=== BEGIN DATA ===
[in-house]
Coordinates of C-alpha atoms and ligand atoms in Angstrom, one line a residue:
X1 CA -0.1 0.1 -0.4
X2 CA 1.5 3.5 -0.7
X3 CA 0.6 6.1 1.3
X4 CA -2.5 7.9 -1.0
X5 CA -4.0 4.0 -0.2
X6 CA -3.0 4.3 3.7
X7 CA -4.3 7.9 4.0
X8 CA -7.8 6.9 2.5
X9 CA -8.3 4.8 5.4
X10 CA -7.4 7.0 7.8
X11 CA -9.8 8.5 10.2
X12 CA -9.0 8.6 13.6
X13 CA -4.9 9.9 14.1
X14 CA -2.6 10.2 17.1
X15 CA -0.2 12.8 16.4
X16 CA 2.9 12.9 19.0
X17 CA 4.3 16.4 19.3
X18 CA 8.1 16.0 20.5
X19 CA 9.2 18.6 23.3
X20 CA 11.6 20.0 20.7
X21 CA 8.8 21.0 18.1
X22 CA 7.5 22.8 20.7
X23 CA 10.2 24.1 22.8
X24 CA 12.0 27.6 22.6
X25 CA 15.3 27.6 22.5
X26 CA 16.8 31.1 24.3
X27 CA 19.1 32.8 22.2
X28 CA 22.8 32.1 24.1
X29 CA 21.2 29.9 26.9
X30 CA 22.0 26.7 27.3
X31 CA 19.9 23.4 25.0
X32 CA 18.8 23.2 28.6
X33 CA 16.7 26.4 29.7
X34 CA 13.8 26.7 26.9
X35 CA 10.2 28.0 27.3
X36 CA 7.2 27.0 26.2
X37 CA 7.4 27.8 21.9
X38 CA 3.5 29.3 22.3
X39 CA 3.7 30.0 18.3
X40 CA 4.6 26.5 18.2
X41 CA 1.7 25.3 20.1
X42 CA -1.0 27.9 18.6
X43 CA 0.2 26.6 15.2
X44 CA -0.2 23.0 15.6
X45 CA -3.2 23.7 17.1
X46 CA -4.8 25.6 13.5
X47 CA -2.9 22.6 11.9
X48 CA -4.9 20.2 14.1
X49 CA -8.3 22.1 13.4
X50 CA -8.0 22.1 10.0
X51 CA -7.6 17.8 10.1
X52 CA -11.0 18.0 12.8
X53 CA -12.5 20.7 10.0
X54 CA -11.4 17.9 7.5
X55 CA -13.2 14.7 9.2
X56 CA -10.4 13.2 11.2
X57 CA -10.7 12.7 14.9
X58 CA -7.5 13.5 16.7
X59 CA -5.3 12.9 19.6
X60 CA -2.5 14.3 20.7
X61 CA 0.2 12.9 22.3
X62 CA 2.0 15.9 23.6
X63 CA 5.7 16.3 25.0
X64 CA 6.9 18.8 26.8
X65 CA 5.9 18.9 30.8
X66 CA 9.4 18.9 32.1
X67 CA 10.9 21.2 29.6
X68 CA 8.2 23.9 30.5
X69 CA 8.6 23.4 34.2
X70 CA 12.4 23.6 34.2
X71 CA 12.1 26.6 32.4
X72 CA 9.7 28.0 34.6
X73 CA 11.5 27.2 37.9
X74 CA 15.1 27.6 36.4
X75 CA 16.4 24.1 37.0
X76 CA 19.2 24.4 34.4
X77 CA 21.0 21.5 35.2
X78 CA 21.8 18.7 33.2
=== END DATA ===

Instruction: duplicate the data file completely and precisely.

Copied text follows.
[in-house]
Coordinates of C-alpha atoms and ligand atoms in Angstrom, one line a residue:
X1 CA -0.1 0.1 -0.4
X2 CA 1.5 3.5 -0.7
X3 CA 0.6 6.1 1.3
X4 CA -2.5 7.9 -1.0
X5 CA -4.0 4.0 -0.2
X6 CA -3.0 4.3 3.7
X7 CA -4.3 7.9 4.0
X8 CA -7.8 6.9 2.5
X9 CA -8.3 4.8 5.4
X10 CA -7.4 7.0 7.8
X11 CA -9.8 8.5 10.2
X12 CA -9.0 8.6 13.6
X13 CA -4.9 9.9 14.1
X14 CA -2.6 10.2 17.1
X15 CA -0.2 12.8 16.4
X16 CA 2.9 12.9 19.0
X17 CA 4.3 16.4 19.3
X18 CA 8.1 16.0 20.5
X19 CA 9.2 18.6 23.3
X20 CA 11.6 20.0 20.7
X21 CA 8.8 21.0 18.1
X22 CA 7.5 22.8 20.7
X23 CA 10.2 24.1 22.8
X24 CA 12.0 27.6 22.6
X25 CA 15.3 27.6 22.5
X26 CA 16.8 31.1 24.3
X27 CA 19.1 32.8 22.2
X28 CA 22.8 32.1 24.1
X29 CA 21.2 29.9 26.9
X30 CA 22.0 26.7 27.3
X31 CA 19.9 23.4 25.0
X32 CA 18.8 23.2 28.6
X33 CA 16.7 26.4 29.7
X34 CA 13.8 26.7 26.9
X35 CA 10.2 28.0 27.3
X36 CA 7.2 27.0 26.2
X37 CA 7.4 27.8 21.9
X38 CA 3.5 29.3 22.3
X39 CA 3.7 30.0 18.3
X40 CA 4.6 26.5 18.2
X41 CA 1.7 25.3 20.1
X42 CA -1.0 27.9 18.6
X43 CA 0.2 26.6 15.2
X44 CA -0.2 23.0 15.6
X45 CA -3.2 23.7 17.1
X46 CA -4.8 25.6 13.5
X47 CA -2.9 22.6 11.9
X48 CA -4.9 20.2 14.1
X49 CA -8.3 22.1 13.4
X50 CA -8.0 22.1 10.0
X51 CA -7.6 17.8 10.1
X52 CA -11.0 18.0 12.8
X53 CA -12.5 20.7 10.0
X54 CA -11.4 17.9 7.5
X55 CA -13.2 14.7 9.2
X56 CA -10.4 13.2 11.2
X57 CA -10.7 12.7 14.9
X58 CA -7.5 13.5 16.7
X59 CA -5.3 12.9 19.6
X60 CA -2.5 14.3 20.7
X61 CA 0.2 12.9 22.3
X62 CA 2.0 15.9 23.6
X63 CA 5.7 16.3 25.0
X64 CA 6.9 18.8 26.8
X65 CA 5.9 18.9 30.8
X66 CA 9.4 18.9 32.1
X67 CA 10.9 21.2 29.6
X68 CA 8.2 23.9 30.5
X69 CA 8.6 23.4 34.2
X70 CA 12.4 23.6 34.2
X71 CA 12.1 26.6 32.4
X72 CA 9.7 28.0 34.6
X73 CA 11.5 27.2 37.9
X74 CA 15.1 27.6 36.4
X75 CA 16.4 24.1 37.0
X76 CA 19.2 24.4 34.4
X77 CA 21.0 21.5 35.2
X78 CA 21.8 18.7 33.2